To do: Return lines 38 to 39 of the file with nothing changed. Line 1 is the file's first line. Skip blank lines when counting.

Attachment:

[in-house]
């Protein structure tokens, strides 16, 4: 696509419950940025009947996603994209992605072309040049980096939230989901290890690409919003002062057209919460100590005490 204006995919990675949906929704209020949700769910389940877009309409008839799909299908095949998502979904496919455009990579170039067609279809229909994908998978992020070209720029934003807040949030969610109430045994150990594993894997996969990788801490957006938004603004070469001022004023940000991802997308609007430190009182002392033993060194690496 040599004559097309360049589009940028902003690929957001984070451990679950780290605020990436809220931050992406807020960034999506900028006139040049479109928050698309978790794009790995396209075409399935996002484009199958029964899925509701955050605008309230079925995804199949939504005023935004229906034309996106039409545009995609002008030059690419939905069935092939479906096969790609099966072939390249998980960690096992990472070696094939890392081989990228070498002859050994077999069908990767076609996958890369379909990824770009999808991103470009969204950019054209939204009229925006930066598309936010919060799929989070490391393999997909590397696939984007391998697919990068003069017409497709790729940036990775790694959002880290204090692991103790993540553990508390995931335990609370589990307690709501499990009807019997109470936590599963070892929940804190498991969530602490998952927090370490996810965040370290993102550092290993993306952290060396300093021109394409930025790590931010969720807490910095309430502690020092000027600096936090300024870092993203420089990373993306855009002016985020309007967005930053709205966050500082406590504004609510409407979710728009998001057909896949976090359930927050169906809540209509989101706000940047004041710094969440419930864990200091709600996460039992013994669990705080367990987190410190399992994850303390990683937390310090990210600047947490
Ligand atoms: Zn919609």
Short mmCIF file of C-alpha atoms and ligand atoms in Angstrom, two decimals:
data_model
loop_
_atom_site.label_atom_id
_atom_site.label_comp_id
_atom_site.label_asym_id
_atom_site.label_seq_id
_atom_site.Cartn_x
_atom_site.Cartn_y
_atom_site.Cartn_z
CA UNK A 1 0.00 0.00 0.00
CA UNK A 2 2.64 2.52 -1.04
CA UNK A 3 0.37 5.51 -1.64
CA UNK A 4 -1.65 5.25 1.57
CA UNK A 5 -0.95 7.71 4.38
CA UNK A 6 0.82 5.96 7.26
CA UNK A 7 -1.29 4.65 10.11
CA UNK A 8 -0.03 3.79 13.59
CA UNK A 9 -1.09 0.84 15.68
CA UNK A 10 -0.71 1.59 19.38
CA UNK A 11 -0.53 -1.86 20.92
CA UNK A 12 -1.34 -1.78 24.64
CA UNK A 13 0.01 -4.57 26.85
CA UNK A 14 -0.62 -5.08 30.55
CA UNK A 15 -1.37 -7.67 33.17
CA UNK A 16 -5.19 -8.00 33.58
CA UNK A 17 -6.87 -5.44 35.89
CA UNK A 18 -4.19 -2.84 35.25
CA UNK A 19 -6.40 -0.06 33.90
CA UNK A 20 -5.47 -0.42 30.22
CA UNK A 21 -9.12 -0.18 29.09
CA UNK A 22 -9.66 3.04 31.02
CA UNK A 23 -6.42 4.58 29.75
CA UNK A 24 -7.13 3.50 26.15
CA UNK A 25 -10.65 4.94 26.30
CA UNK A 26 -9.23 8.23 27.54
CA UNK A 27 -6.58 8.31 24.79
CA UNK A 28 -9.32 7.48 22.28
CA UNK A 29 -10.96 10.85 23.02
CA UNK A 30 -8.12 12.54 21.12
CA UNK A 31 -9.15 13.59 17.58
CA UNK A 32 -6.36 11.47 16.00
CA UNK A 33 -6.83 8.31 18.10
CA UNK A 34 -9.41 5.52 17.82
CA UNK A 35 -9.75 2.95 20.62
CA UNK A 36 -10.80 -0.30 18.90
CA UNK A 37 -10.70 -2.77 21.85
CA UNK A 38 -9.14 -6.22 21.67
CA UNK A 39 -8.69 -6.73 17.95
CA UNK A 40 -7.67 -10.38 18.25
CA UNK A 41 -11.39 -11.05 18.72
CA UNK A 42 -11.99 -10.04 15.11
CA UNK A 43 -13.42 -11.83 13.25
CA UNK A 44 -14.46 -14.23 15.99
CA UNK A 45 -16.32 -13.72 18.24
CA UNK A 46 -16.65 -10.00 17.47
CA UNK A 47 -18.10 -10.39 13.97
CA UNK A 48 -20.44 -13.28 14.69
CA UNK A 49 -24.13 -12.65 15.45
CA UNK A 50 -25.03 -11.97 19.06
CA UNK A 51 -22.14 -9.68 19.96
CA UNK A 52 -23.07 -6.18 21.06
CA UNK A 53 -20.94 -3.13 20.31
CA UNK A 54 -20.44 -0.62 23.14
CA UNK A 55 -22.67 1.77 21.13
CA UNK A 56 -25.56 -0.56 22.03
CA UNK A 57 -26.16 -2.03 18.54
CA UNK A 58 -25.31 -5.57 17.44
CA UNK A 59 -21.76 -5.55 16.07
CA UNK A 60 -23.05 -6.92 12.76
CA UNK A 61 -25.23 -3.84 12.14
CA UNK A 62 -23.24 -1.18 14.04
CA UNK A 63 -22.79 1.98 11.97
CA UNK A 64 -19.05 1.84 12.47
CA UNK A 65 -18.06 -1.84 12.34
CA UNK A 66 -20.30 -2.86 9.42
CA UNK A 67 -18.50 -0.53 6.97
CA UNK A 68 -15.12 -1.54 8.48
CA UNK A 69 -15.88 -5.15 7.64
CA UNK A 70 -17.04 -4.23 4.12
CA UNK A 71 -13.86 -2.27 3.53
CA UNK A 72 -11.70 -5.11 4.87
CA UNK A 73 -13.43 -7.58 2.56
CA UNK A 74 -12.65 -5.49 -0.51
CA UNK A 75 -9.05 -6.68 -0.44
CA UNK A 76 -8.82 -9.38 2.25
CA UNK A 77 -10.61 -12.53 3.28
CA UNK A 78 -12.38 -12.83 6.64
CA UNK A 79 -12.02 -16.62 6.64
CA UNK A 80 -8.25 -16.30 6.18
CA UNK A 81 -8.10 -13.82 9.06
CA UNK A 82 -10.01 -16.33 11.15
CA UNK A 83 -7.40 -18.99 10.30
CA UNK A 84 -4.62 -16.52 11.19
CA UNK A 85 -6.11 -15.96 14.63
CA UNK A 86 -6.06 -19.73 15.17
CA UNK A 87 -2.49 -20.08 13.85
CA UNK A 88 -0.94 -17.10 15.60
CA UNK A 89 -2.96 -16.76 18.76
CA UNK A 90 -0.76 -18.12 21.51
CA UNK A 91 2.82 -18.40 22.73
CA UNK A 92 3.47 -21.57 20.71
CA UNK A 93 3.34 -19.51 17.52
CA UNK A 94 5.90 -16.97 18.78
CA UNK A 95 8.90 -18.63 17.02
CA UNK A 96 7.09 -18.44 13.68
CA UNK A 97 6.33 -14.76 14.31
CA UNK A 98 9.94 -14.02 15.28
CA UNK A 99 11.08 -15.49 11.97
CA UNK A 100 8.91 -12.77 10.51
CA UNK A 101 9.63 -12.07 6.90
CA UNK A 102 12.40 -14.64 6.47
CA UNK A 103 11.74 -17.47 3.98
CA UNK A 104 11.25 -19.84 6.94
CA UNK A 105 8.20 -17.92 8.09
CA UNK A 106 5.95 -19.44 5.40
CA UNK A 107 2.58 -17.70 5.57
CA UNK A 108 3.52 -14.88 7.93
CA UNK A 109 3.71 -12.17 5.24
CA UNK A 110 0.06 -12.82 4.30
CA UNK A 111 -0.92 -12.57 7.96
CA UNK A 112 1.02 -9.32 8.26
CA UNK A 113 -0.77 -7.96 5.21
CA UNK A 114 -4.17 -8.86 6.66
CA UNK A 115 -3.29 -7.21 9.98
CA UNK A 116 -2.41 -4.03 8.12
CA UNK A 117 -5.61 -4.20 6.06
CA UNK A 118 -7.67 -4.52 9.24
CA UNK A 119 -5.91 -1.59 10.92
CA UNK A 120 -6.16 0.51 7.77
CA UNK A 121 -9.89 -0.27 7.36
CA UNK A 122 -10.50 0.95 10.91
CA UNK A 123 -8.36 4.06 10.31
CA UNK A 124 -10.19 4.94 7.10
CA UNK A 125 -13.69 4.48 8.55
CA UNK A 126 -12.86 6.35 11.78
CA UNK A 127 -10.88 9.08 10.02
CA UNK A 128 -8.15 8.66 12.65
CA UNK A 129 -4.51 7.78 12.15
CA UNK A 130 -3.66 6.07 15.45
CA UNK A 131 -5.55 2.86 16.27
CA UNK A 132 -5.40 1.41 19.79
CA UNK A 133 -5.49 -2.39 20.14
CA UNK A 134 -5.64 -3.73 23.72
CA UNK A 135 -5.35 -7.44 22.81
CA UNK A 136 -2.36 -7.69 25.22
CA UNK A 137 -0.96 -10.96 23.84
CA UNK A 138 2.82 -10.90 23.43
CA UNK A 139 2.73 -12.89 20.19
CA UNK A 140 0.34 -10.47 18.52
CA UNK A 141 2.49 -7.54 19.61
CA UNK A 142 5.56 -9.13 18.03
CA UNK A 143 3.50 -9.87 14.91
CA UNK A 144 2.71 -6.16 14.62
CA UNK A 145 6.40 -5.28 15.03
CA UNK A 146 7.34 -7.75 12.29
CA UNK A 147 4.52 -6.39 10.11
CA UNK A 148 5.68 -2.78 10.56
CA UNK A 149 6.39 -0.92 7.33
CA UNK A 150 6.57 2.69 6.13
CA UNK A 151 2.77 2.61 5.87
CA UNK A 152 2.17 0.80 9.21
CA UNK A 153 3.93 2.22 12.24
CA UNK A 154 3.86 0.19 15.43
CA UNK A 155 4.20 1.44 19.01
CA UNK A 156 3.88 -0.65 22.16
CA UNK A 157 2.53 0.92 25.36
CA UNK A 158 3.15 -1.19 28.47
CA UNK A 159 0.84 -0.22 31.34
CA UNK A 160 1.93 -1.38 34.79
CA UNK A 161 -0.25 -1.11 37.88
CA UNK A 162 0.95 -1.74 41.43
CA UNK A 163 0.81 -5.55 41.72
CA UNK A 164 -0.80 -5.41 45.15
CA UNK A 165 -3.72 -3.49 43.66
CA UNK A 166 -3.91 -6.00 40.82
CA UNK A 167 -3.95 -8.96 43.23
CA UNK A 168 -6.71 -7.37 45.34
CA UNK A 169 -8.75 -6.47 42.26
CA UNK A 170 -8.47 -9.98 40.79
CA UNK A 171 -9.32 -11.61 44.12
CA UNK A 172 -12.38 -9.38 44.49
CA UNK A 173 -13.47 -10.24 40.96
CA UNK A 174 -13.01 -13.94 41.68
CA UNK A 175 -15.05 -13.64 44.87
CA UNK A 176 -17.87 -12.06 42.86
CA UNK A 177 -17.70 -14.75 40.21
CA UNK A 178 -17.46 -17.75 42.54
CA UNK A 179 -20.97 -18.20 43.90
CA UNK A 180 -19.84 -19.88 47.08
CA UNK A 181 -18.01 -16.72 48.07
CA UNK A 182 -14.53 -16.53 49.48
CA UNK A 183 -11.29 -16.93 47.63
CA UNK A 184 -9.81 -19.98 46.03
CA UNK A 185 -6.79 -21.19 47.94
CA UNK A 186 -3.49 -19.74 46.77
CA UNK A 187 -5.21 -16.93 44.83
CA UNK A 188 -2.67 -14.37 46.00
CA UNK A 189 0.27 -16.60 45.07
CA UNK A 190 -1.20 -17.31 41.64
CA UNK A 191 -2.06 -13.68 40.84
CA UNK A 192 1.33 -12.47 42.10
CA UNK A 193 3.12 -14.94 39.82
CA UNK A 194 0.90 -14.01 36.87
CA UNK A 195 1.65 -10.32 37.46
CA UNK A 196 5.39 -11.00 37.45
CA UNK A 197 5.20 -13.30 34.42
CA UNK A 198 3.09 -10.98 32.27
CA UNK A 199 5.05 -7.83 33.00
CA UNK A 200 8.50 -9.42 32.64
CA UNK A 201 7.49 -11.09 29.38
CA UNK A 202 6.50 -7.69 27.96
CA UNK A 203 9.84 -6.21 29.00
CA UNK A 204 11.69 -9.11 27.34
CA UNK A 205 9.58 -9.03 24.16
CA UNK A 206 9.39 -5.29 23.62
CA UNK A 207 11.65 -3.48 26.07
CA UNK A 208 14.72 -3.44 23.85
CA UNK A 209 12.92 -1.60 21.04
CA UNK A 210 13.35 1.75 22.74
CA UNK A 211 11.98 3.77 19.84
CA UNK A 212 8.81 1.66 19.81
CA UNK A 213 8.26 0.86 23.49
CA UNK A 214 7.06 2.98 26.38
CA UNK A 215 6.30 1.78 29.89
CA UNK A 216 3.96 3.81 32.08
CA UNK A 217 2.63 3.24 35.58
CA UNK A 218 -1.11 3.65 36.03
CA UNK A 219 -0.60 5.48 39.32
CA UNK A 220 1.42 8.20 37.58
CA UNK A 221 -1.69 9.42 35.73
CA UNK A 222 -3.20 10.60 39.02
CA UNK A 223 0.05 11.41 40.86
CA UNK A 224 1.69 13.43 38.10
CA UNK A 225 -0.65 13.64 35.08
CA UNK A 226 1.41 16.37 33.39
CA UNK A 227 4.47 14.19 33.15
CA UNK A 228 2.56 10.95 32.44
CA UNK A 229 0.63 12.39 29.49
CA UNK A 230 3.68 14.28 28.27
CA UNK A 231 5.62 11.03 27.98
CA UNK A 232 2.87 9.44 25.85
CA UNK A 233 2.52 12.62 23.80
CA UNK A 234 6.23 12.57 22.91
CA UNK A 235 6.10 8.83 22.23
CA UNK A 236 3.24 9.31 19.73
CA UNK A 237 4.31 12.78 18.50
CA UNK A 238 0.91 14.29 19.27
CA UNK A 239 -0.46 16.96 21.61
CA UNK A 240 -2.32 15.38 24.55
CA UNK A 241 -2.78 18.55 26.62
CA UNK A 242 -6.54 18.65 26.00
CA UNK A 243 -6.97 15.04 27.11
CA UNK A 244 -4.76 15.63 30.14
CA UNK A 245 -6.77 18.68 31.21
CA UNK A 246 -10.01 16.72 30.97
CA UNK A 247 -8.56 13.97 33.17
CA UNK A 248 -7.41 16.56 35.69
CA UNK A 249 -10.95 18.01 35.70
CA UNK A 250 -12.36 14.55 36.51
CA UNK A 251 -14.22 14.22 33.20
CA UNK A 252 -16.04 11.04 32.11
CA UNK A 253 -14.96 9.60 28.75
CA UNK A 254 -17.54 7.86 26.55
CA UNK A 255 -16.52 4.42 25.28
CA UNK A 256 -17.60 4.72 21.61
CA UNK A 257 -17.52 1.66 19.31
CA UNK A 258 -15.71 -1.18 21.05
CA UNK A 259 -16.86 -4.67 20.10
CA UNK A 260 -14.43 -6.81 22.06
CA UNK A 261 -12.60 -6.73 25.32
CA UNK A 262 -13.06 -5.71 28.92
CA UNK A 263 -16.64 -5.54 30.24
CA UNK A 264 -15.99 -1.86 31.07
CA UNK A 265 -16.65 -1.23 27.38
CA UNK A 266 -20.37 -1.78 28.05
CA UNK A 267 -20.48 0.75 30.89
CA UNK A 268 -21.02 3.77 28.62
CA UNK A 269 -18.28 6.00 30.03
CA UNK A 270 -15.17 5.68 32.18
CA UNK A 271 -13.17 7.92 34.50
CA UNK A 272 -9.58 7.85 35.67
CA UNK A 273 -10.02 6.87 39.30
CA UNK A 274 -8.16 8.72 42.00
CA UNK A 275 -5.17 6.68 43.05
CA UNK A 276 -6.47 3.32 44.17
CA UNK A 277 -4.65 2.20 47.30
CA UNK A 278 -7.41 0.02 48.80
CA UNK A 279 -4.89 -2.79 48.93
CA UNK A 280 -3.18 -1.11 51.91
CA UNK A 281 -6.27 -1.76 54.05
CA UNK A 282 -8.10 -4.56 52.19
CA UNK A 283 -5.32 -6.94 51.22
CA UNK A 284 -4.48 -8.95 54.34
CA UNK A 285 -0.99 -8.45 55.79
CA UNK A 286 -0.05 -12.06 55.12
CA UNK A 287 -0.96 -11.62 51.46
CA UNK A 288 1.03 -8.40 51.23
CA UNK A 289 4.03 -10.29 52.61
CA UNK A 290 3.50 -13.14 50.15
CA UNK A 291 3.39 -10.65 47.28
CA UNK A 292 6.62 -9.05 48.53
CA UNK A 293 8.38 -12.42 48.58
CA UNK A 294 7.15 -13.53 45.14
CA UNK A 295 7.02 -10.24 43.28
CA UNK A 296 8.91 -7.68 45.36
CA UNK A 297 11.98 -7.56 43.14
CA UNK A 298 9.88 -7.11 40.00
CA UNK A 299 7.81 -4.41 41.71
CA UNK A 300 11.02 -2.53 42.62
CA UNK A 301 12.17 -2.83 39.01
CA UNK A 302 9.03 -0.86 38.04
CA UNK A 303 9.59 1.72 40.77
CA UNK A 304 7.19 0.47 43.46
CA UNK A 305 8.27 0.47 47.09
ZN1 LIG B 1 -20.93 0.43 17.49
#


CA UNK A 25 -10.65 4.94 26.30
CA UNK A 26 -9.23 8.23 27.54